Huawei CFO arrested in Canada for alleged trade with Iran

Huawei CFO arrested in Canada for alleged trade with Iran

Huawei CFO arrested in Canada for alleged trade with Iran

The massive fall in stocks was preceded by a major scandal involving the arrest of Huawei Technologies' chief financial officer, Wanzhou Meng in Vancouver at the request of the USA government, threatening to undermine the recently reached understanding between Beijing and Washington on their ongoing trade war.

Canada's ministry of justice confirmed the date and place of Ms Meng's arrest and added: "She is sought for extradition by the United States, and a bail hearing has been set for Friday".

The statement said that Meng has been "temporarily detained" when she was "transferring flights in Canada" and that Meng faces "unspecified charges in the Eastern District of NY".

Huawei Chief Financial Officer Meng Wanzhou was arrested before catching a connecting flight through Vancouver International on Saturday.

Huawei said it had little information about the charges and was "not aware of any wrongdoing by Ms Meng".

Although Meng and Huawei are not well-known in the USA, the executive and her company are extremely high profile in China.

Chinese foreign ministry spokesman Geng Shuang on Thursday called Meng's arrest a violation of human rights and demanded the "immediate release" of the 46-year-old executive, who also goes by the name Sabrina.

The U.S. Justice Department could not immediately be reached for comment. Meanwhile unconfirmed reports surfaced in April that the USA was investigating Huawei for possibly violating Iran export bans, a scenario that got fellow Chinese firm ZTE into significant trouble earlier this year. "Huawei complies with all applicable laws and regulations where it operates, including applicable export control and sanction laws and regulations of the UN, US and EU", Huawei wrote in the statement.

Canadian Prime Minister Justin Trudeau says his government had no involvement in the arrest of a top executive from Chinese telecoms giant Huawei.

The "message is clear - the United States is closing the borders to many Chinese technology companies", said Neil Campling, co-head Global Thematic Group at Mirabaud Securities.

He points out the arrest comes at a trying time for U.S.

ANALYST'S TAKE: "We are closely watching the developments in Asia after reports that Canada has arrested the Huawei CFO facing USA extradition for allegedly violating Iran sanctions".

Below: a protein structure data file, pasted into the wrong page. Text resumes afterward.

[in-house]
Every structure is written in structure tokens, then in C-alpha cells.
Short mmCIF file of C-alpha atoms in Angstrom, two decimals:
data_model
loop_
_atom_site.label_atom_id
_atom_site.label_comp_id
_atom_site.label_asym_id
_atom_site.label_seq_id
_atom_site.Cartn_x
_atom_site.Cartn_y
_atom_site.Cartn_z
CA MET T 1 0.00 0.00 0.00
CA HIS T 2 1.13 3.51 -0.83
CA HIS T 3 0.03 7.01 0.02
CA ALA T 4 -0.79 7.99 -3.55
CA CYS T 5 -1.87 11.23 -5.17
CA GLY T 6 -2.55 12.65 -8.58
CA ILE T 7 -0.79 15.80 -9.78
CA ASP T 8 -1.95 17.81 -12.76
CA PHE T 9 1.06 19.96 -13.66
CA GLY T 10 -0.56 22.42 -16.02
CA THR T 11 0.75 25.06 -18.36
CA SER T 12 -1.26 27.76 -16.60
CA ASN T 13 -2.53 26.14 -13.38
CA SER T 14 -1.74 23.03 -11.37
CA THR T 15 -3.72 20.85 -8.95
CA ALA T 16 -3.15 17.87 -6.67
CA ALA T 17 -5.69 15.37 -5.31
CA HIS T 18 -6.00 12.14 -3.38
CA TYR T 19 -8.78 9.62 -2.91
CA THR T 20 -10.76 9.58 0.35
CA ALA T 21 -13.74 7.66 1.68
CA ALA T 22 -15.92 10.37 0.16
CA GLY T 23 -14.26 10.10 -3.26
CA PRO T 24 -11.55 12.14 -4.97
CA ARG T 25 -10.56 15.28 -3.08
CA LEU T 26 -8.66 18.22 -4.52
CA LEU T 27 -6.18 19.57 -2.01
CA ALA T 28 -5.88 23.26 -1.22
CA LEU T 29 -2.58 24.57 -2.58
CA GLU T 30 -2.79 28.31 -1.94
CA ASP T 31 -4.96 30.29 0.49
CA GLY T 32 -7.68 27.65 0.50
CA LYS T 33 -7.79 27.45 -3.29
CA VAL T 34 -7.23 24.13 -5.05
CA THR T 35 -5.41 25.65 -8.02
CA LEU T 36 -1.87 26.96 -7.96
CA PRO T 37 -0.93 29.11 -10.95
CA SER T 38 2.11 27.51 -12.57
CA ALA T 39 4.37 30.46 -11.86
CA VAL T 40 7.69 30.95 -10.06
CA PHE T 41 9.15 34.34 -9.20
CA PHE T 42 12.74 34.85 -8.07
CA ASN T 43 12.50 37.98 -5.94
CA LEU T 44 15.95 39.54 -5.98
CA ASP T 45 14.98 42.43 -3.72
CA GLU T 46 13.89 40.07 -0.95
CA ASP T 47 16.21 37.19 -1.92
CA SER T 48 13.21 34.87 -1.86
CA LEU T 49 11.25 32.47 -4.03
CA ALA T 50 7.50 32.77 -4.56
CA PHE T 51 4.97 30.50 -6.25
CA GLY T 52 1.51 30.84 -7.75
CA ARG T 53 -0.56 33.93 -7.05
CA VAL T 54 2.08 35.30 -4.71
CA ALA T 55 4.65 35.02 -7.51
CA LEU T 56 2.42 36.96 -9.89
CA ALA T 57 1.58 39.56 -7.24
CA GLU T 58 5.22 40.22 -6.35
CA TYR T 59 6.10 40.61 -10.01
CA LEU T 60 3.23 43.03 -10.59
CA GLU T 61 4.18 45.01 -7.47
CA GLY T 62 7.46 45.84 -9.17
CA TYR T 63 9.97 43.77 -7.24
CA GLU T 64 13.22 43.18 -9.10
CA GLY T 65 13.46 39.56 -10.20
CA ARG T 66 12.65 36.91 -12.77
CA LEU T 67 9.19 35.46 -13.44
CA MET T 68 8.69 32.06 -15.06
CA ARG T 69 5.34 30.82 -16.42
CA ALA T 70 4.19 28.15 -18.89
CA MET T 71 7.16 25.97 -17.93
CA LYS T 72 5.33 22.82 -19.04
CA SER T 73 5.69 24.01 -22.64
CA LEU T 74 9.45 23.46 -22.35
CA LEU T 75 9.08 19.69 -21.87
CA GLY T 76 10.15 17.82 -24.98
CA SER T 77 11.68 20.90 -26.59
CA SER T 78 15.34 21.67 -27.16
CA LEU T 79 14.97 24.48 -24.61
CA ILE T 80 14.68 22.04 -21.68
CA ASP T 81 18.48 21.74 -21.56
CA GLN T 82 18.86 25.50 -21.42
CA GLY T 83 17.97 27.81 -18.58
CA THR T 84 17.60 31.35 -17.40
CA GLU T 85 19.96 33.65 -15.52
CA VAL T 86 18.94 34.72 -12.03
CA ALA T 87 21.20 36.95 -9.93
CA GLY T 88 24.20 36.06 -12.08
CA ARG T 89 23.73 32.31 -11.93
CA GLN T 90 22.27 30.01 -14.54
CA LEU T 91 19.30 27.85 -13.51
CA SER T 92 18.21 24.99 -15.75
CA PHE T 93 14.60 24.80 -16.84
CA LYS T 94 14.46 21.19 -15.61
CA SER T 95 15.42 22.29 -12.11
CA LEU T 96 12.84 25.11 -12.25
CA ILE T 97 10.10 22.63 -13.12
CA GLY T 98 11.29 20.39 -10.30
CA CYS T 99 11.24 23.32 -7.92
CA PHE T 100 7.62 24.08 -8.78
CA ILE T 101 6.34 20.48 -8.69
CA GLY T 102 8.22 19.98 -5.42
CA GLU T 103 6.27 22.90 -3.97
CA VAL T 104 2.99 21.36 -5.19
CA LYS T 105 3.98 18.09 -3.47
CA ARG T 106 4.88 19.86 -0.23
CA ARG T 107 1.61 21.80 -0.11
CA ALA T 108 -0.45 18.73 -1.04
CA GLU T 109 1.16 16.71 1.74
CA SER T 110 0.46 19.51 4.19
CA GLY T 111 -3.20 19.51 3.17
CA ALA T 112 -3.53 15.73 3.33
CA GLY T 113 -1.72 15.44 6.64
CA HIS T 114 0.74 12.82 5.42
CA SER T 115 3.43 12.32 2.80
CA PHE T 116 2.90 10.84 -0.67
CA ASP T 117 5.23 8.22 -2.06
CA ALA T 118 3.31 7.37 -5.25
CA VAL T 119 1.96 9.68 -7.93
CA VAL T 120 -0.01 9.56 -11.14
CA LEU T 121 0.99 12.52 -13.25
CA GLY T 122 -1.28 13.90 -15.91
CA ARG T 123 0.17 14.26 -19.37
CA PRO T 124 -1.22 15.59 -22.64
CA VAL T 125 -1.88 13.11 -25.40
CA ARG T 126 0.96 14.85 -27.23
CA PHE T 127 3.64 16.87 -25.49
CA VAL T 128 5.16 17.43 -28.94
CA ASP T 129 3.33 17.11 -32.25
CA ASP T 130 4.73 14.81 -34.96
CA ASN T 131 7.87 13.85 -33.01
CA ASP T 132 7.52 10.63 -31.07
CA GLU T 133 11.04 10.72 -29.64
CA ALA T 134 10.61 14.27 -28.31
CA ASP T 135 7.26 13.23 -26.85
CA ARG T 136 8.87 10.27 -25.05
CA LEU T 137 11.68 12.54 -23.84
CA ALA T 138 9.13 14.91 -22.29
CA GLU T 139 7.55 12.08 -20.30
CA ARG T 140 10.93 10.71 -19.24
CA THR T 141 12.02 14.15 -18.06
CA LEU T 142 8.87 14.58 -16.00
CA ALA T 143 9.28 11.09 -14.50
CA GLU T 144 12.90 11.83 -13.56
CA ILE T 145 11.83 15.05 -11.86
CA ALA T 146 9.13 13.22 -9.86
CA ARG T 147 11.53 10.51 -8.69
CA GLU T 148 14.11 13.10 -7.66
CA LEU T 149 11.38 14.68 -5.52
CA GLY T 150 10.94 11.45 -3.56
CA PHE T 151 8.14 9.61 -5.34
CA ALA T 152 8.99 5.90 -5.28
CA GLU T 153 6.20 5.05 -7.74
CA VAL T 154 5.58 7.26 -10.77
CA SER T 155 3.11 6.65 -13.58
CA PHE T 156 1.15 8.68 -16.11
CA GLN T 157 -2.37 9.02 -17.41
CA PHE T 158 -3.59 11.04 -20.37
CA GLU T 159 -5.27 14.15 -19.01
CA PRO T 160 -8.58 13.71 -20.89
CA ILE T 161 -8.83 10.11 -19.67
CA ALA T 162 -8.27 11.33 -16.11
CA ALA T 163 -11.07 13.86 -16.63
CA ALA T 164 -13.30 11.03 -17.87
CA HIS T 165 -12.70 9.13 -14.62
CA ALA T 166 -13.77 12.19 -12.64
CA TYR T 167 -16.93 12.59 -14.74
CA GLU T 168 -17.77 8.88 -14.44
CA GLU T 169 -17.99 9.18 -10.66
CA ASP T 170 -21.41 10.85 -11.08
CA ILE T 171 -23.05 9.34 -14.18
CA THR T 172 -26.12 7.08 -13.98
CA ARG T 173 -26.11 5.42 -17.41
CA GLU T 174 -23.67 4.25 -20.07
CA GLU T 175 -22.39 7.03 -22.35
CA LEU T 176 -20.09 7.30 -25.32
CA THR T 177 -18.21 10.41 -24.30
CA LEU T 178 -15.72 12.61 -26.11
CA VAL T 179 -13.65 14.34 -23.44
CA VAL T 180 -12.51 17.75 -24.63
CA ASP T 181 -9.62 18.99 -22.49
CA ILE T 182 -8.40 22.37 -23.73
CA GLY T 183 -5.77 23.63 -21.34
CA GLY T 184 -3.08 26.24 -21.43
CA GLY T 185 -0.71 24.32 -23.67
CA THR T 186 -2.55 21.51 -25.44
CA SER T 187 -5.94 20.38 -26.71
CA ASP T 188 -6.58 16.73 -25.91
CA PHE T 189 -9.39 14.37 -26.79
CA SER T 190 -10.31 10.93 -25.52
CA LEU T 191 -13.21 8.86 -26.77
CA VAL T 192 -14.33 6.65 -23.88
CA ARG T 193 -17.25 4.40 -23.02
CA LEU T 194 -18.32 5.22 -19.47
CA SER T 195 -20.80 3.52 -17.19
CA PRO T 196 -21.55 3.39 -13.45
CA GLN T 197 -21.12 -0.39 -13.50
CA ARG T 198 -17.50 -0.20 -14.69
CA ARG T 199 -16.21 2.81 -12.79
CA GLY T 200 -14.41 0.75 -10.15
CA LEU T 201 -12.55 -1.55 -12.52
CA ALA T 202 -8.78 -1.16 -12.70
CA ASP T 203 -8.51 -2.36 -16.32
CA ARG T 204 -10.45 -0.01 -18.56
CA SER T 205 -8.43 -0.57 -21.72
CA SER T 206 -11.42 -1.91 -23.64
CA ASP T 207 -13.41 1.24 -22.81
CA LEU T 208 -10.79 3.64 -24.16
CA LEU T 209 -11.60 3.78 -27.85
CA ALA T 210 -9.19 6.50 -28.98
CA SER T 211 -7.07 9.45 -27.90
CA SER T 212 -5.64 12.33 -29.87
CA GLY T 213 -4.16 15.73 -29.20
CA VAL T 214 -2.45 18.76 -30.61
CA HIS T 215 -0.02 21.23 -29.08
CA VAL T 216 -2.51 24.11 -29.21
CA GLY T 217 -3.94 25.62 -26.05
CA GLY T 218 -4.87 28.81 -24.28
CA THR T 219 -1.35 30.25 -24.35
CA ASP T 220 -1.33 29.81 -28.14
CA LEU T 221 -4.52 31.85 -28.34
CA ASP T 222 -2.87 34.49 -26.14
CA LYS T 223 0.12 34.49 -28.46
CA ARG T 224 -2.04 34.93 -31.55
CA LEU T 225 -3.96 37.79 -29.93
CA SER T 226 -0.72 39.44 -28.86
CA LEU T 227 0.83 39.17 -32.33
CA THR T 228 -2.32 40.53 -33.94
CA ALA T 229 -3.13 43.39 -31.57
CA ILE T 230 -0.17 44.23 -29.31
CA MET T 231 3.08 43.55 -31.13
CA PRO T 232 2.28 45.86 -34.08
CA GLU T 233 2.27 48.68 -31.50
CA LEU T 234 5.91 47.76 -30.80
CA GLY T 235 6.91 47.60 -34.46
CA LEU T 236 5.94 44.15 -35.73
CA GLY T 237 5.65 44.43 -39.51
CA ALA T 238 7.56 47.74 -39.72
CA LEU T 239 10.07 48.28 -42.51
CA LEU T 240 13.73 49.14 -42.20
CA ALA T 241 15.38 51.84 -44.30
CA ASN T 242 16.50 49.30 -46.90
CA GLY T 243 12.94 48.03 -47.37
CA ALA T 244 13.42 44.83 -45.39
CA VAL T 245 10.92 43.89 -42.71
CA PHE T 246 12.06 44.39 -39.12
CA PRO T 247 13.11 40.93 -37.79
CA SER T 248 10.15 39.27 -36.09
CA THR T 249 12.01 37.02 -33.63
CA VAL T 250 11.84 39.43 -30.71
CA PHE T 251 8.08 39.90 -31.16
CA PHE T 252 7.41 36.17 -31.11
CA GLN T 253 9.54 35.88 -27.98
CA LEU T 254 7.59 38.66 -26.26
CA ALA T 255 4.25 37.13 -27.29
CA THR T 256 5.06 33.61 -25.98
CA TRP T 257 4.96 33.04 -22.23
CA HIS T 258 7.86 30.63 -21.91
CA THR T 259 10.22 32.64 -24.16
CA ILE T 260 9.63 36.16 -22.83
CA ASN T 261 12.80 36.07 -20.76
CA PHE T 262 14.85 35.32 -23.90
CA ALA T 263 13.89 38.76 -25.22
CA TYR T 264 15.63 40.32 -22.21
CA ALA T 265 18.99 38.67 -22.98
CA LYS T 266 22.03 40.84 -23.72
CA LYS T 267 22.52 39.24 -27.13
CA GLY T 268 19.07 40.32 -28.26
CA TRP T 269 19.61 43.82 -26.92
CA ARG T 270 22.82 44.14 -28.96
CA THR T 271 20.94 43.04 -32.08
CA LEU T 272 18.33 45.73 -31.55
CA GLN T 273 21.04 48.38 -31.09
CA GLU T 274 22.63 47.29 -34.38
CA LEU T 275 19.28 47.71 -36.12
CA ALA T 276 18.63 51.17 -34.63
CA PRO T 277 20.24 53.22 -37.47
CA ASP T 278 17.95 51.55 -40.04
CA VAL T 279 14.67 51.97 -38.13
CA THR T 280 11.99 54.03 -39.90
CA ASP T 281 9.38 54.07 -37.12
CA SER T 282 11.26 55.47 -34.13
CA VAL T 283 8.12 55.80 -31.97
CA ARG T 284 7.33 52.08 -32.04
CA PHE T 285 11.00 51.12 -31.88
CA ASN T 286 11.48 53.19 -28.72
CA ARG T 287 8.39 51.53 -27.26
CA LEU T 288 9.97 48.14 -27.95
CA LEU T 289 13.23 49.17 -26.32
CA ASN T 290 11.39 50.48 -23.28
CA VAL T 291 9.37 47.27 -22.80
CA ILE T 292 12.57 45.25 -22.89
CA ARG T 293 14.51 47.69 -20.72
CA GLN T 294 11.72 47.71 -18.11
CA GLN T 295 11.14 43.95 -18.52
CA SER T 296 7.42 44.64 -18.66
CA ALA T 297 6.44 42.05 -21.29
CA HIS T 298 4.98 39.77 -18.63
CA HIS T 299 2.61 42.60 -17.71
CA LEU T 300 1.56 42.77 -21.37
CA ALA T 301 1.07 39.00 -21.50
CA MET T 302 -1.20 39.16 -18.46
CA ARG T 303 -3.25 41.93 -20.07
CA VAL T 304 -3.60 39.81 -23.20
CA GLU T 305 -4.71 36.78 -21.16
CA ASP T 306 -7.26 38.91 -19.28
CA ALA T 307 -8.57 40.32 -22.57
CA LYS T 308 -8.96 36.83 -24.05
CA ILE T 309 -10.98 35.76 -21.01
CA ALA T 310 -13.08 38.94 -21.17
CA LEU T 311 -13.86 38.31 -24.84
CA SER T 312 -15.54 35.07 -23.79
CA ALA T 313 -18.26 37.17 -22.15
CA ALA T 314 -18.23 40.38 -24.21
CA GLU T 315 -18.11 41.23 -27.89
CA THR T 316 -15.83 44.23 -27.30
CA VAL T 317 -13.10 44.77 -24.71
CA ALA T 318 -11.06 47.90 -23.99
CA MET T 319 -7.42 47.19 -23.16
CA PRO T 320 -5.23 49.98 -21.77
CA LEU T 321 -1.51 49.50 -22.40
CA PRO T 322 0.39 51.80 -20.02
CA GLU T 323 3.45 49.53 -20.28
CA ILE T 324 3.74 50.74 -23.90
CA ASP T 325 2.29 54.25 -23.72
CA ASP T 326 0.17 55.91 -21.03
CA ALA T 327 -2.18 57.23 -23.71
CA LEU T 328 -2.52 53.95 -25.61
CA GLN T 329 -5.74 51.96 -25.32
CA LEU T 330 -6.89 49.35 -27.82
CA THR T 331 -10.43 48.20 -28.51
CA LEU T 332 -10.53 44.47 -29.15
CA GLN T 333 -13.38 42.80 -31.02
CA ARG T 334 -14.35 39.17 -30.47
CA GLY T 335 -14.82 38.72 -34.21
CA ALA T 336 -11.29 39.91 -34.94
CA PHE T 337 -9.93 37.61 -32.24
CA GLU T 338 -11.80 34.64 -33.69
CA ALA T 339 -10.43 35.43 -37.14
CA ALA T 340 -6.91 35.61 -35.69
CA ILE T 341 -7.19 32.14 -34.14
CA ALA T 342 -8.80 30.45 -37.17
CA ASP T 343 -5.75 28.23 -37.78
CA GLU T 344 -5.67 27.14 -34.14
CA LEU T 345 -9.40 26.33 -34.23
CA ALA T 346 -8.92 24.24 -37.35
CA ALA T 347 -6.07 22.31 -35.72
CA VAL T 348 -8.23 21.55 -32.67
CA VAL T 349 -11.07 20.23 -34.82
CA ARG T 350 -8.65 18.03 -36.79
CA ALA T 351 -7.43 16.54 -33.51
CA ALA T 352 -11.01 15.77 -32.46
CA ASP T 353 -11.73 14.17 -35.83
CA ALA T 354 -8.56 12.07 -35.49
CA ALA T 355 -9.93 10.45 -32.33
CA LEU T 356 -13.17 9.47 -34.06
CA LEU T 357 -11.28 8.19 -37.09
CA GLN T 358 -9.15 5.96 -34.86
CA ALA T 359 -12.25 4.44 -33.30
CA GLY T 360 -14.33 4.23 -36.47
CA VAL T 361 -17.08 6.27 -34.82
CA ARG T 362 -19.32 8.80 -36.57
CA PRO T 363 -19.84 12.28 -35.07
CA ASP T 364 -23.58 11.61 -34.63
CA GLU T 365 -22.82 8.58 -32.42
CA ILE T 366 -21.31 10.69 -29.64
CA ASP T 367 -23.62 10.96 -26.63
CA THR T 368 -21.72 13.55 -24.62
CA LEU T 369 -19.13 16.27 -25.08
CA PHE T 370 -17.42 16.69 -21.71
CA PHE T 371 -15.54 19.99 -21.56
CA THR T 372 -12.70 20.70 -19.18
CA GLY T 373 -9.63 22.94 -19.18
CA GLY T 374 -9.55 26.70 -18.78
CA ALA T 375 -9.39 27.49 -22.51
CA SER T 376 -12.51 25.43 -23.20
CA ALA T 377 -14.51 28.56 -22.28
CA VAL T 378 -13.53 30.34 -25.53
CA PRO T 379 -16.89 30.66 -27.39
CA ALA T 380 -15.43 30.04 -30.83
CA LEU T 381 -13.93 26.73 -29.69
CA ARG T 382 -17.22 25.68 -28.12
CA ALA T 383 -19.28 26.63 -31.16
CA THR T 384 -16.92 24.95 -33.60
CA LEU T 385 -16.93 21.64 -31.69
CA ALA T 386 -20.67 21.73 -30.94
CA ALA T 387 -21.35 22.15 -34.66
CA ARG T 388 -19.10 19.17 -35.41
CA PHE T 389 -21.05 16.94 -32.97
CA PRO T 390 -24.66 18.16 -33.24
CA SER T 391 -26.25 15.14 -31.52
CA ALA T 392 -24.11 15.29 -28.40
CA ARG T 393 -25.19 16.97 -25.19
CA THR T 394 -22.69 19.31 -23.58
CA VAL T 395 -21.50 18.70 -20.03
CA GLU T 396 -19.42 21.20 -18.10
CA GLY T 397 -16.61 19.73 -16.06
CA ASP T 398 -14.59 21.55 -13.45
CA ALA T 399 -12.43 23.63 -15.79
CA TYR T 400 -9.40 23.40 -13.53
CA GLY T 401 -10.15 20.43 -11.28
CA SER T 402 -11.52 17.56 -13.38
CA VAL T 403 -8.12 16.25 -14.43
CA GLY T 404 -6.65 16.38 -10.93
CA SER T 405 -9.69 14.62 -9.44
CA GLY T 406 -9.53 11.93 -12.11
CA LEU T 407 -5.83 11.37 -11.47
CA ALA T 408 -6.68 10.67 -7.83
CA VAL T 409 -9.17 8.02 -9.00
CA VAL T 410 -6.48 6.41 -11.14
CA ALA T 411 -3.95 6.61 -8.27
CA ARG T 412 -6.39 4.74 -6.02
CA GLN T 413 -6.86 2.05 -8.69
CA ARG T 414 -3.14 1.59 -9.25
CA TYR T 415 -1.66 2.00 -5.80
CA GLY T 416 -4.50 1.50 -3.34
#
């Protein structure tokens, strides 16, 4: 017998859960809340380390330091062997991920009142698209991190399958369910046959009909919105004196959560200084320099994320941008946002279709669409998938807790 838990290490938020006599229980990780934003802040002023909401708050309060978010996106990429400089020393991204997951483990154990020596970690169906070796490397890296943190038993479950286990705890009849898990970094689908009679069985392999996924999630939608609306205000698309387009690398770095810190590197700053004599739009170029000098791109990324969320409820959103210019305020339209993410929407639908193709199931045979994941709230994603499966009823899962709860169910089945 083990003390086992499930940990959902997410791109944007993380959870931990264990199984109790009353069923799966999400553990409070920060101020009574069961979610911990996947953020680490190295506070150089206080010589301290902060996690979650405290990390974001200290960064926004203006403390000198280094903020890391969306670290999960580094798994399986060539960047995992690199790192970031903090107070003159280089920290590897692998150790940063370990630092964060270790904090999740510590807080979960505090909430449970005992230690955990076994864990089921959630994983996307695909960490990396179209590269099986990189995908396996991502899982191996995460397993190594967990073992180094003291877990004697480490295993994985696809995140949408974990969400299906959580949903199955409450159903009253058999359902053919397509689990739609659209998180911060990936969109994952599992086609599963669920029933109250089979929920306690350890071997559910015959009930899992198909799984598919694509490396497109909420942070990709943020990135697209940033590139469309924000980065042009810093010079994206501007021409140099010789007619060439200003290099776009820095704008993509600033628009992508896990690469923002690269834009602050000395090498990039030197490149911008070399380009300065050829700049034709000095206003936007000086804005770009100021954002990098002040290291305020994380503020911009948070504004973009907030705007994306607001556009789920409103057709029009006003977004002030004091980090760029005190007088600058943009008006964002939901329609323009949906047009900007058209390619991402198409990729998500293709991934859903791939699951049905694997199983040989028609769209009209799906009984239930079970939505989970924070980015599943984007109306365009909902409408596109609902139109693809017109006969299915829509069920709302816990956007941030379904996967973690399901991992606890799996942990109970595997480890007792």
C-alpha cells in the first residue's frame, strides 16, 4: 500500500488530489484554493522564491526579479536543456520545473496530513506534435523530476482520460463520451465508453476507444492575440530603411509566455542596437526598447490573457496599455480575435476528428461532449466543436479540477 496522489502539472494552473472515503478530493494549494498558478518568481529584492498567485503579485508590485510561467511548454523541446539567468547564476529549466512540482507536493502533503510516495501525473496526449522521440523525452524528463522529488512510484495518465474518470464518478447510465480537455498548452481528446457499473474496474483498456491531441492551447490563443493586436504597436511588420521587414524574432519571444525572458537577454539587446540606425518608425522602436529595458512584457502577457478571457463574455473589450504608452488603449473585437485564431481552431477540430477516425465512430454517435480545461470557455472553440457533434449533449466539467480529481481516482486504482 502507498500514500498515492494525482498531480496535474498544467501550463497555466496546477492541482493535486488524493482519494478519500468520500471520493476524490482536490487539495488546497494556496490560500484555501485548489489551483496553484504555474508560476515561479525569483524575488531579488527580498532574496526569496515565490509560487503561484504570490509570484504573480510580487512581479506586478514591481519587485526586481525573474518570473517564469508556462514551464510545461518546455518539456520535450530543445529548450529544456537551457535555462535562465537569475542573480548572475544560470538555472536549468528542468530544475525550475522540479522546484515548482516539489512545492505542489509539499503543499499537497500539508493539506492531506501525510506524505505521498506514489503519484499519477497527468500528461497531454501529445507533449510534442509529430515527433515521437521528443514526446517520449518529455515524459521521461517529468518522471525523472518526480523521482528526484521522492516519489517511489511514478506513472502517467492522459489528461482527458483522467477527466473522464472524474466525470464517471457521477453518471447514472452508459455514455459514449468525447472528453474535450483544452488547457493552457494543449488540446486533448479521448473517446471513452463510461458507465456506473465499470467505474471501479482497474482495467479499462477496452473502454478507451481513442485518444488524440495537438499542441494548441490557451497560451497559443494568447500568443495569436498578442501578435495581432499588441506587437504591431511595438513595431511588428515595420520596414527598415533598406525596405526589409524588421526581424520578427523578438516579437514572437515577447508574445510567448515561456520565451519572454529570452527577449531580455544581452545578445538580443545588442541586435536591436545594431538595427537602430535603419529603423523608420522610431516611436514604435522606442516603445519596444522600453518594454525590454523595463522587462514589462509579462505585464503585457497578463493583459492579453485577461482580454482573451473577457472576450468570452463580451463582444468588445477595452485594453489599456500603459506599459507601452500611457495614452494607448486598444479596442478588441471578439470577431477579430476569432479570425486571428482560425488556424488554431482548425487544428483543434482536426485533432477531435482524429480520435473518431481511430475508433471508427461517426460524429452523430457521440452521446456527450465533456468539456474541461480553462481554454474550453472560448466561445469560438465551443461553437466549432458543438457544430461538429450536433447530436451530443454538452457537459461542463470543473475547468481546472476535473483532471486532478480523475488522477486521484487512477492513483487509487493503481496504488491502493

HUAWEI: The news of Huawei CFO Meng Wanzhou's arrest sent shares sharply lower.

David Mulroney, a former Canadian ambassador to China, said US and Canadian business executives could face reprisals in China.

Huawei overtook Apple earlier this year to move into the No. 2 spot, according to Business Insider.

American law enforcement are seeking Meng's extradition to the United States, and a bail hearing is set for Saturday Australian time.

Both Huawei and ZTE Corp. have faced trouble with the USA and other governments over dealings with Iran and fears the Chinese companies' equipment might be used for spying. The White House said on Thursday that U.S. President Donald Trump did not know about the extradition request before his dinner with Chinese President Xi Jingping in Argentina at the recent G20 summit.

"Public opinion in China will likely become more negative in respect to the trade war, and potentially against U.S. companies", Deutsche Bank analyst Zhiwei Zhang said on Thursday.

The gloves are off. Things have taken a dramatic turn for the worse.

In January 2013, Reuters reported that a Hong Kong-based firm that attempted to sell embargoed Hewlett-Packard computer equipment to Iran's largest mobile-phone operator had much closer ties to China's Huawei Technologies than was previously known. All countries have agreed not to use Huawei while rolling out 5G networks, fearing that the company - founded by a former People's Liberation Army officer - would allow Chinese intelligence operatives to spy on other nations.

Stephen Innes, head of Asia-Pacific trading at investment firm Oanda, linked the losses directly to Meng's arrest.

U.S. Sen. Ben Sasse, a member of the Senate Armed Services and Banking committees, said China is working to undermine U.S. national security interests. He added: "Sometimes Chinese aggression is explicitly state-sponsored and sometimes it's laundered through many of Beijing's so-called "private" sector entities".

The charges against Meng - the daughter of the telecoms company's founder - remain unknown, but could relate to a possible violation of sanctions against Iran.

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